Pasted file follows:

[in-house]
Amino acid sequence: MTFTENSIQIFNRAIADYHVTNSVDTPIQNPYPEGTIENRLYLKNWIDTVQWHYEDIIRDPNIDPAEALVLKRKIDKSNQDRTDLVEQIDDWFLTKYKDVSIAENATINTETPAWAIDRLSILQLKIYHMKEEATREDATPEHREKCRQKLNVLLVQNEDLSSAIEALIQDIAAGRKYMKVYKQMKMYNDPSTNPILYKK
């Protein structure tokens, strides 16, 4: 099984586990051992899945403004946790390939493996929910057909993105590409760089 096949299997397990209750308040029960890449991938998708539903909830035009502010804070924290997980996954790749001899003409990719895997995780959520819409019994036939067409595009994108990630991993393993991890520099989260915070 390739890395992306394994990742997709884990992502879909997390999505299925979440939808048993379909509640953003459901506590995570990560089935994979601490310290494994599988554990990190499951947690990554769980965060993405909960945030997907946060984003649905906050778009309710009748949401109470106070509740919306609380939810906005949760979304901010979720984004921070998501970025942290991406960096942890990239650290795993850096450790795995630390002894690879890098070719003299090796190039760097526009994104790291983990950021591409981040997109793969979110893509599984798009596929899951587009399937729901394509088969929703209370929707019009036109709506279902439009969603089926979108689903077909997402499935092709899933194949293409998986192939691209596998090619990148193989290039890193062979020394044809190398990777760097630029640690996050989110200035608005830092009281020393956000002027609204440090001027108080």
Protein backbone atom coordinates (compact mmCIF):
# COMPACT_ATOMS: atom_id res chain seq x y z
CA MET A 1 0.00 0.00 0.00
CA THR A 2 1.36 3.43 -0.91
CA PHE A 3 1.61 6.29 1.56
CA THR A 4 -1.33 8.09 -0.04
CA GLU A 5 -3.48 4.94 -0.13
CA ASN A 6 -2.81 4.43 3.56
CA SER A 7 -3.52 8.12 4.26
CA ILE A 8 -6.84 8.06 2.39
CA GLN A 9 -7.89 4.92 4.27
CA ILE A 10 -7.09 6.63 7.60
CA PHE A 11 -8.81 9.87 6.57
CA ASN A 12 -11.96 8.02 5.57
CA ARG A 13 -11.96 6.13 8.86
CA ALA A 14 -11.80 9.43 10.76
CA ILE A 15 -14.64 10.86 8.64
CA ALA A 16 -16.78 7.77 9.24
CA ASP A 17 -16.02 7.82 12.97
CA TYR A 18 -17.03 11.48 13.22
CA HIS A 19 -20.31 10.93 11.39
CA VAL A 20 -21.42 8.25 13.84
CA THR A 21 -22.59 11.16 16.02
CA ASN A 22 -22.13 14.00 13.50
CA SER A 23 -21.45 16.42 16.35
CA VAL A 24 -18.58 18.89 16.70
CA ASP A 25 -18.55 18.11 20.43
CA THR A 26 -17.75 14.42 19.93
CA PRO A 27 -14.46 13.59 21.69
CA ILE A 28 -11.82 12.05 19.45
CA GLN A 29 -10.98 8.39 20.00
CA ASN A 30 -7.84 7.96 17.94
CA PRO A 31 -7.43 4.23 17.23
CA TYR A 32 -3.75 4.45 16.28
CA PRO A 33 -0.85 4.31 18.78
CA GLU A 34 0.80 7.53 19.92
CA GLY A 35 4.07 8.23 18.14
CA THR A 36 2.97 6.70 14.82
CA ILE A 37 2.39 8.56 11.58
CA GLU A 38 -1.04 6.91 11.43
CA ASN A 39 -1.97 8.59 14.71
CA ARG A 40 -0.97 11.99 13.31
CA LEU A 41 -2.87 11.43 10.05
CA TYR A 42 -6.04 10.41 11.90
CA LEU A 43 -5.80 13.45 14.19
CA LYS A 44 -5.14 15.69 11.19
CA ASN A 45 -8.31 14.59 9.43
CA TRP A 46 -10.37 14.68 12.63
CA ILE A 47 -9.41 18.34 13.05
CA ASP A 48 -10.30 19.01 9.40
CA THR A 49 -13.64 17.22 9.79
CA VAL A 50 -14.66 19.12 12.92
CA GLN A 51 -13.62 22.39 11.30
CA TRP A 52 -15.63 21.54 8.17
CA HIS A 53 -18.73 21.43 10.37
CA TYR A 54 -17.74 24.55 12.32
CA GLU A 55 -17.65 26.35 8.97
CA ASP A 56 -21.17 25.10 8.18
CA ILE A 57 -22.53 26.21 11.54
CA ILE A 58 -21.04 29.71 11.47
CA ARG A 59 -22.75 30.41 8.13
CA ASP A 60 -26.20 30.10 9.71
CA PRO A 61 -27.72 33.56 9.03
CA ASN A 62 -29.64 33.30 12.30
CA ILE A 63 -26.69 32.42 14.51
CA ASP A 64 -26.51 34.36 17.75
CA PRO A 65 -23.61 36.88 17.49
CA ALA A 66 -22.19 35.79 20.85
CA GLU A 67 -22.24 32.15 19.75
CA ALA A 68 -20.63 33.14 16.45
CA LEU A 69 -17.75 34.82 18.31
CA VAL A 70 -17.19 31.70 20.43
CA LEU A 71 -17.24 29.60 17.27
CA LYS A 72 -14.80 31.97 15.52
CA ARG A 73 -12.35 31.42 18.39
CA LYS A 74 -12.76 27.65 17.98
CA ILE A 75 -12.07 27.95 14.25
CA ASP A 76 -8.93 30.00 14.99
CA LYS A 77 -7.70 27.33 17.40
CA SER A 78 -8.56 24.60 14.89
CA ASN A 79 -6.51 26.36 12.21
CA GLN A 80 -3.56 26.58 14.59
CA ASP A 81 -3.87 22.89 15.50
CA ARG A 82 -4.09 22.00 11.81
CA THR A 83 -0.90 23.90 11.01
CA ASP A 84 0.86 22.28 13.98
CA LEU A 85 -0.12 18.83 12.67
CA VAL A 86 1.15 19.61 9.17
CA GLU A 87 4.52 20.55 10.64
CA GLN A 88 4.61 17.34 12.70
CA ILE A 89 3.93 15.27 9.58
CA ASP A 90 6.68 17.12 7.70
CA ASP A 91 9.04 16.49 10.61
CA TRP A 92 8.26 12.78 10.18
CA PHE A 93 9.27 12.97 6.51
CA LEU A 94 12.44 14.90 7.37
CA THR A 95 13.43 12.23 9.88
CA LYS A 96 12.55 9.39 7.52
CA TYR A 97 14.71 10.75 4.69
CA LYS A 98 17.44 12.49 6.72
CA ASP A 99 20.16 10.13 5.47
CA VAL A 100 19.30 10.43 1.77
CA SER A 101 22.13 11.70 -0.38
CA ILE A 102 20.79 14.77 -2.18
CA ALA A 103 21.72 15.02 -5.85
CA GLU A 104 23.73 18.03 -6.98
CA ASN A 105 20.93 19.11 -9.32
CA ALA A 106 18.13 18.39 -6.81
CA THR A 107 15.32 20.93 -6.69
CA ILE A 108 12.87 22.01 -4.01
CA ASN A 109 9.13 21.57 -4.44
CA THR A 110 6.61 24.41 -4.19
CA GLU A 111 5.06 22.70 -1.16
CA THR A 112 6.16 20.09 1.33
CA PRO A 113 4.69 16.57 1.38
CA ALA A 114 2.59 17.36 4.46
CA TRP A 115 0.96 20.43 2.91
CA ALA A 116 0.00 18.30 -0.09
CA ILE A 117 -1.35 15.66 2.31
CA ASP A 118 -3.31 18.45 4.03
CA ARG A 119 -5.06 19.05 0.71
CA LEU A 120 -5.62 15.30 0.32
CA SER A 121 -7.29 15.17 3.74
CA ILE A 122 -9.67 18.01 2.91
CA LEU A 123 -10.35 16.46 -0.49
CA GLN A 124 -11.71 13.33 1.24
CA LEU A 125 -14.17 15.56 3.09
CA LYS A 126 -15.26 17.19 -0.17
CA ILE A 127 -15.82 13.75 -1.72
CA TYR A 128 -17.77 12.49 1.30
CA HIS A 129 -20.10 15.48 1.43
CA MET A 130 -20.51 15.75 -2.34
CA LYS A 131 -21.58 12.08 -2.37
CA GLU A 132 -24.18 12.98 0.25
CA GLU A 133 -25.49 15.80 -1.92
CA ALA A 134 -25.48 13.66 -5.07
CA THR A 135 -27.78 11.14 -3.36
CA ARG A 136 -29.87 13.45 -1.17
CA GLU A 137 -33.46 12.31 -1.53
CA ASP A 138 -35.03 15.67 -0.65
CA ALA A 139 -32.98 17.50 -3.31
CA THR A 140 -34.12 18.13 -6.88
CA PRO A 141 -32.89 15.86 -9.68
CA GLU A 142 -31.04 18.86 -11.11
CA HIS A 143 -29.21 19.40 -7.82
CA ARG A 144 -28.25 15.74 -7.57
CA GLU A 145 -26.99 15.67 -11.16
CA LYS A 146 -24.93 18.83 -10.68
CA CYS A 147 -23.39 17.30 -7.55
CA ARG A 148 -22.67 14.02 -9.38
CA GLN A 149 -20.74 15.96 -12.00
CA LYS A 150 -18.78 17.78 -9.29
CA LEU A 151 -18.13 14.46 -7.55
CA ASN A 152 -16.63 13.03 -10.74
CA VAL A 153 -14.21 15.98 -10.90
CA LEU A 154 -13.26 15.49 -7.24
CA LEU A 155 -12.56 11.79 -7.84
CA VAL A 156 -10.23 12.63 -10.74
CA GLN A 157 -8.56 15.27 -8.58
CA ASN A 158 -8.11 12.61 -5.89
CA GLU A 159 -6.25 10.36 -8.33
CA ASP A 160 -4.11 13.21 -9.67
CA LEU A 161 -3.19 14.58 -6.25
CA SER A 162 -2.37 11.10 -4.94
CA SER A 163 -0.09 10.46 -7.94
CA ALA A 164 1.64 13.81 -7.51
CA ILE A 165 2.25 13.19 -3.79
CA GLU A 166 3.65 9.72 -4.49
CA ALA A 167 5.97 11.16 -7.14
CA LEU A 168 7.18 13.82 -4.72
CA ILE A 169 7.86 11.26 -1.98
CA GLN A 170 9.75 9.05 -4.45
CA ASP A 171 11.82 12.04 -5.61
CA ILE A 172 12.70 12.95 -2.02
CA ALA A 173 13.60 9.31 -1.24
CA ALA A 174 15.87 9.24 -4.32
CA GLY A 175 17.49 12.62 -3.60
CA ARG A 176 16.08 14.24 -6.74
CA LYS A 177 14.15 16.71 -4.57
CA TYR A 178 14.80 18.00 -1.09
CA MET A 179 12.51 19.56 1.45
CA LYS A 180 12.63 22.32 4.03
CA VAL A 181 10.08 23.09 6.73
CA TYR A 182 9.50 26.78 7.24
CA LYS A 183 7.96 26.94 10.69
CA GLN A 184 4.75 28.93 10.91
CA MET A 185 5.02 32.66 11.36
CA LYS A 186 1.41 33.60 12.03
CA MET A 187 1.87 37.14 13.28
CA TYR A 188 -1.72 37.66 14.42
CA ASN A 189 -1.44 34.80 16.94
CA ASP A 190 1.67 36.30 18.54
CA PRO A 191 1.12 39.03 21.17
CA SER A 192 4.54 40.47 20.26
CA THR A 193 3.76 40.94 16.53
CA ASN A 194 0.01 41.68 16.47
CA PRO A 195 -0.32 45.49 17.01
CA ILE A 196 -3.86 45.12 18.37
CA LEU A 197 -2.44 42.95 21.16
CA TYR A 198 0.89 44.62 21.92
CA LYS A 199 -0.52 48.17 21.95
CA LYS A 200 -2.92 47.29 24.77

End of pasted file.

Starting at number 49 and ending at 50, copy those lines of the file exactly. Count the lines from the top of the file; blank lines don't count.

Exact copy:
CA LYS A 44 -5.14 15.69 11.19
CA ASN A 45 -8.31 14.59 9.43